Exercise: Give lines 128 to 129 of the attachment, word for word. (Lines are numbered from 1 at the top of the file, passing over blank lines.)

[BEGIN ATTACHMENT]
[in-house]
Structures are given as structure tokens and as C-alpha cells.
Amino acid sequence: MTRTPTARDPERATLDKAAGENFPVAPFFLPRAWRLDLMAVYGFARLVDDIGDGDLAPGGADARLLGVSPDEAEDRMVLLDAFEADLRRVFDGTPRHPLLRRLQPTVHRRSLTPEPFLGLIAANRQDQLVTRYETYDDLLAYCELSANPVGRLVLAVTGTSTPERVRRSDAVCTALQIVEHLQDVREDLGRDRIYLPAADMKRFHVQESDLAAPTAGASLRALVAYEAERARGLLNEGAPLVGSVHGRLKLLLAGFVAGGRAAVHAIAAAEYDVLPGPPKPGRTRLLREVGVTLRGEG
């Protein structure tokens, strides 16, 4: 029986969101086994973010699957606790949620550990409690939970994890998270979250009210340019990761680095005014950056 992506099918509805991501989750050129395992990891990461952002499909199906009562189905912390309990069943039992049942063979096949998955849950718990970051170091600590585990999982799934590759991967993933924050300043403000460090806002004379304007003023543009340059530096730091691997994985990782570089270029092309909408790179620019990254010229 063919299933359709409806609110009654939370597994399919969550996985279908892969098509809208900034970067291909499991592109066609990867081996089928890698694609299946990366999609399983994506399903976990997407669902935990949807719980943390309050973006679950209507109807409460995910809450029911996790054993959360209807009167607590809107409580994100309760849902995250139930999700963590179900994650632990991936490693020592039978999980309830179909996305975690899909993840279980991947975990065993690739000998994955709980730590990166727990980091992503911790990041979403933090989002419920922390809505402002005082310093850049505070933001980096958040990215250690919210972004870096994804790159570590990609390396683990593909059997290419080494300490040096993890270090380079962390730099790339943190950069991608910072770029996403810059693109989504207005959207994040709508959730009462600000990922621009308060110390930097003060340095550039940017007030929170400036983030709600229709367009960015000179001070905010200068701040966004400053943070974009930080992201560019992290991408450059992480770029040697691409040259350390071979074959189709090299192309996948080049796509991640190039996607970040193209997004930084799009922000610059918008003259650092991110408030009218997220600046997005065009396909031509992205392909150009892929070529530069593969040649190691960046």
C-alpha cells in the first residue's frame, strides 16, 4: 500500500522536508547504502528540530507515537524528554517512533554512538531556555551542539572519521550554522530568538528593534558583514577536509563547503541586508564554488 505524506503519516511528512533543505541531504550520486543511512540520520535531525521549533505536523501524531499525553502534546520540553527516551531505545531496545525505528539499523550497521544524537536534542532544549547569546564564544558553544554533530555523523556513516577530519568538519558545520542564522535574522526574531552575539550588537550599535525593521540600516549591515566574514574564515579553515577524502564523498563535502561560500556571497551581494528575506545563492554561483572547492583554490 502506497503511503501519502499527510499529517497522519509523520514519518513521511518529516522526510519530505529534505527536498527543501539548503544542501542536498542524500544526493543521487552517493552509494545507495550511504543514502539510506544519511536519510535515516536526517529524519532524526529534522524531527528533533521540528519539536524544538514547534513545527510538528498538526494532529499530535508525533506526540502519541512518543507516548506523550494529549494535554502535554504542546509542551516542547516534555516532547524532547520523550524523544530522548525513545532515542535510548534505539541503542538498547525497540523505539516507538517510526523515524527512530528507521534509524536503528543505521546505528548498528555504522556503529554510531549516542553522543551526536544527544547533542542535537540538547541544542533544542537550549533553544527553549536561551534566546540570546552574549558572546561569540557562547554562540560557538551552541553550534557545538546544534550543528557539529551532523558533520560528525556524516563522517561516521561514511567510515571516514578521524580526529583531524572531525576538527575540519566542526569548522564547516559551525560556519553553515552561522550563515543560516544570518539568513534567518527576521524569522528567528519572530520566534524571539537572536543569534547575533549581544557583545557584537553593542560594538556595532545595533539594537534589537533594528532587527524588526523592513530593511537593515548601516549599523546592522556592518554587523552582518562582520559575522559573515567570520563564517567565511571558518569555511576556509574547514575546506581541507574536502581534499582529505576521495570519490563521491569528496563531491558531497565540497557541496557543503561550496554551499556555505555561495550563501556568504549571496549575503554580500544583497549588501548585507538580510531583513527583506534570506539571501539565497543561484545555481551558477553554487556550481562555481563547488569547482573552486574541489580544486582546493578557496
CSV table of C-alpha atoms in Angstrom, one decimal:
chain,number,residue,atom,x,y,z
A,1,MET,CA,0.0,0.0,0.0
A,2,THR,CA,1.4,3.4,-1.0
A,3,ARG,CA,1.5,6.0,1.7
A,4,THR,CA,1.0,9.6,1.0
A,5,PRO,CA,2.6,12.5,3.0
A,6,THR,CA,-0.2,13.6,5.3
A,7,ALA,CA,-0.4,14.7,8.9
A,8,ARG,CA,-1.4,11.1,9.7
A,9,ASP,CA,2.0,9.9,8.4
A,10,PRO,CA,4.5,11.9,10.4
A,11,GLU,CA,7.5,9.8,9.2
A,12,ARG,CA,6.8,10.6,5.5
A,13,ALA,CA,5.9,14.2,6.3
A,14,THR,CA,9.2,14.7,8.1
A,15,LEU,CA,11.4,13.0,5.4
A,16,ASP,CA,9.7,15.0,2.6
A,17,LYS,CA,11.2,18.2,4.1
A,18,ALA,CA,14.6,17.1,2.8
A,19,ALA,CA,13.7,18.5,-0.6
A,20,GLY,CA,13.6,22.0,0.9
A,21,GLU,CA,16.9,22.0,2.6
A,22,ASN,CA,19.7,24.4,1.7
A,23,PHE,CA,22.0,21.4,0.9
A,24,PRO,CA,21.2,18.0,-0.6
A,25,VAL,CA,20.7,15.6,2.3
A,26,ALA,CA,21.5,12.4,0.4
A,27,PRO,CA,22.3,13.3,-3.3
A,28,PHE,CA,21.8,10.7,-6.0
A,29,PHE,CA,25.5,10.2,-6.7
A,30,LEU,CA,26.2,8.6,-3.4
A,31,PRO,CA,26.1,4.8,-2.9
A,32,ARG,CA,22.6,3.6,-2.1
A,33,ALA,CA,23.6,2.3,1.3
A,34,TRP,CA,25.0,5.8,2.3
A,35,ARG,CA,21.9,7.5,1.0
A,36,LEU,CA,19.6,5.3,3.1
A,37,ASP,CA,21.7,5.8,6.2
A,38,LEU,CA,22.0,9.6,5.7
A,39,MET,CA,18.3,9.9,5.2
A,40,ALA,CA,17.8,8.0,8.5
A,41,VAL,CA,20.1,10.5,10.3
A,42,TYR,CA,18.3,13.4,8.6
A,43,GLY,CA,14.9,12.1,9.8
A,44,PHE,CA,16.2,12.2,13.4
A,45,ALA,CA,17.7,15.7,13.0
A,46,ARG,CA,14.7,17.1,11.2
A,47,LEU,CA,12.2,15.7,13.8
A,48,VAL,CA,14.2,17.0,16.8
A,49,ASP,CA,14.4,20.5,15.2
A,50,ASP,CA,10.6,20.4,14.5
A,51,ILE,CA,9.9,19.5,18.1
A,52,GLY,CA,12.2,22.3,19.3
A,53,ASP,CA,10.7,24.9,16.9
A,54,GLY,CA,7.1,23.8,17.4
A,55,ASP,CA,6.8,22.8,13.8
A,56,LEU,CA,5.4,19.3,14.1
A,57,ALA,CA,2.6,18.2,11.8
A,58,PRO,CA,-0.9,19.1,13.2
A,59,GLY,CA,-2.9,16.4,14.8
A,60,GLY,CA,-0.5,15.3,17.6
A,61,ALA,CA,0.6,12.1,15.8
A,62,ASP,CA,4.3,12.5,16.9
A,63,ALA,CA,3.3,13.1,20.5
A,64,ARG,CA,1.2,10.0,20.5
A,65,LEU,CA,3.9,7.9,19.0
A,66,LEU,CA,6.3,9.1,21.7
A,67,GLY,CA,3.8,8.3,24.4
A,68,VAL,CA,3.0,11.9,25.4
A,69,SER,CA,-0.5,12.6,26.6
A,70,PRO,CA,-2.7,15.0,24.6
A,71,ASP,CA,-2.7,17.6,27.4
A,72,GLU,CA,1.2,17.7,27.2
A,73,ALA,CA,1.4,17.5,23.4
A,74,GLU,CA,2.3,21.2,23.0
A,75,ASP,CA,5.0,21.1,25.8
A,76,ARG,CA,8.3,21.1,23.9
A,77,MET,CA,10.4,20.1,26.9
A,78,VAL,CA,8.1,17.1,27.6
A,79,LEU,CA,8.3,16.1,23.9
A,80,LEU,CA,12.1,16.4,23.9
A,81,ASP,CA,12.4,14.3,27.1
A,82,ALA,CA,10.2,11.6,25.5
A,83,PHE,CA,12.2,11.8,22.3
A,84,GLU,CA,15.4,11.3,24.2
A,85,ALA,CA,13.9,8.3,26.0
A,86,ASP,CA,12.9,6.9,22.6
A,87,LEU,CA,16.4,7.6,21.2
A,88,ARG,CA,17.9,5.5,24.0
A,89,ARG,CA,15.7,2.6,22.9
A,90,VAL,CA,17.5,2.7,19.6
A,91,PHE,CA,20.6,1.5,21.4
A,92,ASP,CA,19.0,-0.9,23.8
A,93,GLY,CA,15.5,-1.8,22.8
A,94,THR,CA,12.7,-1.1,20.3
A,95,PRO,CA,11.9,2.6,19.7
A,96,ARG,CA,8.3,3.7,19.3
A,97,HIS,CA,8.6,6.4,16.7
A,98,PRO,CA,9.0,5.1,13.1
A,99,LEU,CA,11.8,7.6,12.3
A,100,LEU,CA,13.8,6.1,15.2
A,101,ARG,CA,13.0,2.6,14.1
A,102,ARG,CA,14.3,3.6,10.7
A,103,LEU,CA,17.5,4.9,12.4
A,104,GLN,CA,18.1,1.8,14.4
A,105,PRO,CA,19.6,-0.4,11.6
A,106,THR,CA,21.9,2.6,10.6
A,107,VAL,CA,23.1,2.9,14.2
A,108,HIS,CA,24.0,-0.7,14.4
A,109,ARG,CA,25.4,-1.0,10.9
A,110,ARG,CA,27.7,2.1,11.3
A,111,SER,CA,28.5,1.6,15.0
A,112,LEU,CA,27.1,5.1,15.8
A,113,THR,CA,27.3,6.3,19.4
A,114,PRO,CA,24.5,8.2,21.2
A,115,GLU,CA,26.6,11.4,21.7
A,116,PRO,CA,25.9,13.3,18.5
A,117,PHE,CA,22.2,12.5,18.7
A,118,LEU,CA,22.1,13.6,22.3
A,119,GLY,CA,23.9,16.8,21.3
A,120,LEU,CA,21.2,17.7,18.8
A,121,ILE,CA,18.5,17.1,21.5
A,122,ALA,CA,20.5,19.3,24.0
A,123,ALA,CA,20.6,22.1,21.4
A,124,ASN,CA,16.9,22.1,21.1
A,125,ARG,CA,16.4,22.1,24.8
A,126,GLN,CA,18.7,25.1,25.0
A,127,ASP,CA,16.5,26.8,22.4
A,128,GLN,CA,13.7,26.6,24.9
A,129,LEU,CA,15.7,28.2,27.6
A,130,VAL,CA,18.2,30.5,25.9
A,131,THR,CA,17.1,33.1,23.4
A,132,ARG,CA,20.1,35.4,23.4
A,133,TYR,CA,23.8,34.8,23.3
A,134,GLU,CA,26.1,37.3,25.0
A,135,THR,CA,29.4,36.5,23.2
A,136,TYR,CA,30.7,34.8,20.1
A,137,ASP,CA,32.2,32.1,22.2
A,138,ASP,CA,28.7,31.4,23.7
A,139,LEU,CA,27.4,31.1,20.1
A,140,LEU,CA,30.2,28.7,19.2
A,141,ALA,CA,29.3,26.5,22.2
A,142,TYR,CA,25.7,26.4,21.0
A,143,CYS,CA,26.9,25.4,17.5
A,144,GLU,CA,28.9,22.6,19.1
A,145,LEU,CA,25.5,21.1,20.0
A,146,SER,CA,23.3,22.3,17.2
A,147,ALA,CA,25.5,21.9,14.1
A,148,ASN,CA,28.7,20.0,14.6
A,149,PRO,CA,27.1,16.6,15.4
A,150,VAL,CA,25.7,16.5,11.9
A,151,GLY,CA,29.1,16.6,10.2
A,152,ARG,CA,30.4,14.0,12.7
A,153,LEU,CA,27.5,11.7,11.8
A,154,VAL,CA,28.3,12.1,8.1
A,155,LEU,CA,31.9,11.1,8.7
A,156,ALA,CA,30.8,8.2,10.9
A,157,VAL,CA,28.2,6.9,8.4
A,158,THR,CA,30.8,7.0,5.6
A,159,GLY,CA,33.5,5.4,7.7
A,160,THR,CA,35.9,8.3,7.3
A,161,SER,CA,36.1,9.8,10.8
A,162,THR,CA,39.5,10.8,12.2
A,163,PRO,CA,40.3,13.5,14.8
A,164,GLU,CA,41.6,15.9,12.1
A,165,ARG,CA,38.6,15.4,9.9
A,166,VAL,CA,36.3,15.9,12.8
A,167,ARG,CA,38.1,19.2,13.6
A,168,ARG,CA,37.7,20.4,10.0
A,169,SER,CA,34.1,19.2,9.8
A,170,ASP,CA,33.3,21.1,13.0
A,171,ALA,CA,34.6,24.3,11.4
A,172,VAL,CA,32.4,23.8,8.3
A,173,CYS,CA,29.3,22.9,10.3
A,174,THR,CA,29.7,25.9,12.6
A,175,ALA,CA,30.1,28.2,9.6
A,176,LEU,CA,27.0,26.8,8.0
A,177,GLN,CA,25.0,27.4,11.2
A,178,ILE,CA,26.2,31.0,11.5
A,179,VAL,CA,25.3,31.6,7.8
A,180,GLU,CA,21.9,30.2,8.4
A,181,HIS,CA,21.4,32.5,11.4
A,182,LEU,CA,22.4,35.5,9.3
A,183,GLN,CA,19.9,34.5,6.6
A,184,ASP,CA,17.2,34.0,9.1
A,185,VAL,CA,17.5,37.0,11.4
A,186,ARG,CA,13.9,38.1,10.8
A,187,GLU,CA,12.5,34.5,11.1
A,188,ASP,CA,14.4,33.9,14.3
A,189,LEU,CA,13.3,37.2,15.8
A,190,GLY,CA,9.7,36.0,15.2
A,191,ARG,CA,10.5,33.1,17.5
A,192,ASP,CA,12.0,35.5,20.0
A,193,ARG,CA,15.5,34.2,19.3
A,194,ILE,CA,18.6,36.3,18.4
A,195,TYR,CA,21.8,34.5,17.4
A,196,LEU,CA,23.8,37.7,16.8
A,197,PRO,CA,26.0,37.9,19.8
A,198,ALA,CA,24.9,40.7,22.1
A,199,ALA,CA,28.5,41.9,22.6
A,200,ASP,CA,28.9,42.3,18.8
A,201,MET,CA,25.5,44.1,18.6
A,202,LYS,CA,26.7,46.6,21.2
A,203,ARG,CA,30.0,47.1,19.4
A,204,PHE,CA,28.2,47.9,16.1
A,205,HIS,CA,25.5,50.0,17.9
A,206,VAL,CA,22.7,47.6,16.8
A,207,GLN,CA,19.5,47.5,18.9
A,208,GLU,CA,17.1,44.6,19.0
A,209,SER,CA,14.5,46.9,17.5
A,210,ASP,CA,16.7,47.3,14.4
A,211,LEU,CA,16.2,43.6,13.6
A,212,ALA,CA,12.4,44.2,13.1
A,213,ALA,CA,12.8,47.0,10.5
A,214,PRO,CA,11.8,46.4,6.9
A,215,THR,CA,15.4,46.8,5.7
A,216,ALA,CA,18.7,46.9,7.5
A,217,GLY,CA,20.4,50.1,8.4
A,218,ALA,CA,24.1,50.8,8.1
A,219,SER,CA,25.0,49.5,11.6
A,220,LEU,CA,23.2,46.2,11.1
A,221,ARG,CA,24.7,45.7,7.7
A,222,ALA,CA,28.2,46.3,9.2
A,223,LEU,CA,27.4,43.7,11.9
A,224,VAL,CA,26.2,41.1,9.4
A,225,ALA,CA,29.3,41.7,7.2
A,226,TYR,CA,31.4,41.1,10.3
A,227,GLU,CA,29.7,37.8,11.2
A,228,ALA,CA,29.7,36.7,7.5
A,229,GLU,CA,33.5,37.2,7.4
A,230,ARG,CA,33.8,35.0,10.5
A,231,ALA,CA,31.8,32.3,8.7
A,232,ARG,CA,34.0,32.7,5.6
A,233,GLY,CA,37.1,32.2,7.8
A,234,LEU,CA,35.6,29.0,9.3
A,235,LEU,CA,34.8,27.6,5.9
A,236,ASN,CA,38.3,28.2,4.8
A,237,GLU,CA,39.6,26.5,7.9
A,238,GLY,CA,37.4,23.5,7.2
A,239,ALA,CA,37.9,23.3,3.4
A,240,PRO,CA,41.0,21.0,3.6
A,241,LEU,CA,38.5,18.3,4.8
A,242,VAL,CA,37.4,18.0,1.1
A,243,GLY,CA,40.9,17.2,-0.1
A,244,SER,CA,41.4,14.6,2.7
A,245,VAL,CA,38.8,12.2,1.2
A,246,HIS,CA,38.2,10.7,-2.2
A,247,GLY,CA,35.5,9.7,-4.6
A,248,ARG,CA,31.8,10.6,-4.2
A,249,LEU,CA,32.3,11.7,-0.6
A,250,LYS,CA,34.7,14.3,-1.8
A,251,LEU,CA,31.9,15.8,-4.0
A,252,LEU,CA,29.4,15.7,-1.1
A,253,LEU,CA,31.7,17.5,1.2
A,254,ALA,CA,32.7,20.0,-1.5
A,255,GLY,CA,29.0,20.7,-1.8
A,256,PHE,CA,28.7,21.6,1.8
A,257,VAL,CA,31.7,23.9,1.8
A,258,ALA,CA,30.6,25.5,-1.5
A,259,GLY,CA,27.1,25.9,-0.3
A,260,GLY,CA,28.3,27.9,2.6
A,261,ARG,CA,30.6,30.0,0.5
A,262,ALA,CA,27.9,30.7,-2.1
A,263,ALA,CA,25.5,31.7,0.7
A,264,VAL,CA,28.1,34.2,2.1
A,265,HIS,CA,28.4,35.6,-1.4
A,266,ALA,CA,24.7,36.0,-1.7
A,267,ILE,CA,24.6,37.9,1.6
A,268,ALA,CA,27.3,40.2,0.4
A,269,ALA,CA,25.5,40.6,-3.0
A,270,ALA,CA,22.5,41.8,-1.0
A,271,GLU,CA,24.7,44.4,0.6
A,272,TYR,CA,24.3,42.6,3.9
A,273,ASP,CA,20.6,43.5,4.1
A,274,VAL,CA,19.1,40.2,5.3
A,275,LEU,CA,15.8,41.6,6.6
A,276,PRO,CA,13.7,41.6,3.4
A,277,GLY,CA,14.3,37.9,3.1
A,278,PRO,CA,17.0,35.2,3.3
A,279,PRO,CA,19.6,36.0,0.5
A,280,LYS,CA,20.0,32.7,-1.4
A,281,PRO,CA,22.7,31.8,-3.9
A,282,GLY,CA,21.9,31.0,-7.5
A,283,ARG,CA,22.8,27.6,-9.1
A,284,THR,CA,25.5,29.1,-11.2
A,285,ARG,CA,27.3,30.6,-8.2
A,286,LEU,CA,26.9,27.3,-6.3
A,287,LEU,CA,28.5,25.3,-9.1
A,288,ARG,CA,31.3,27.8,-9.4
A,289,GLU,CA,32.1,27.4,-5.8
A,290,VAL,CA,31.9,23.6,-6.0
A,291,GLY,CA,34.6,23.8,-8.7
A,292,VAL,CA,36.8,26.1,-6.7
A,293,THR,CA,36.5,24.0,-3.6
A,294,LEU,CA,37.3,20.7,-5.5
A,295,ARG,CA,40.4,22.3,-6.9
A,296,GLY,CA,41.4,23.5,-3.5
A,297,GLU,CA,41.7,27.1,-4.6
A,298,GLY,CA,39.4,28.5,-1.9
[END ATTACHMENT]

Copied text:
A,121,ILE,CA,18.5,17.1,21.5
A,122,ALA,CA,20.5,19.3,24.0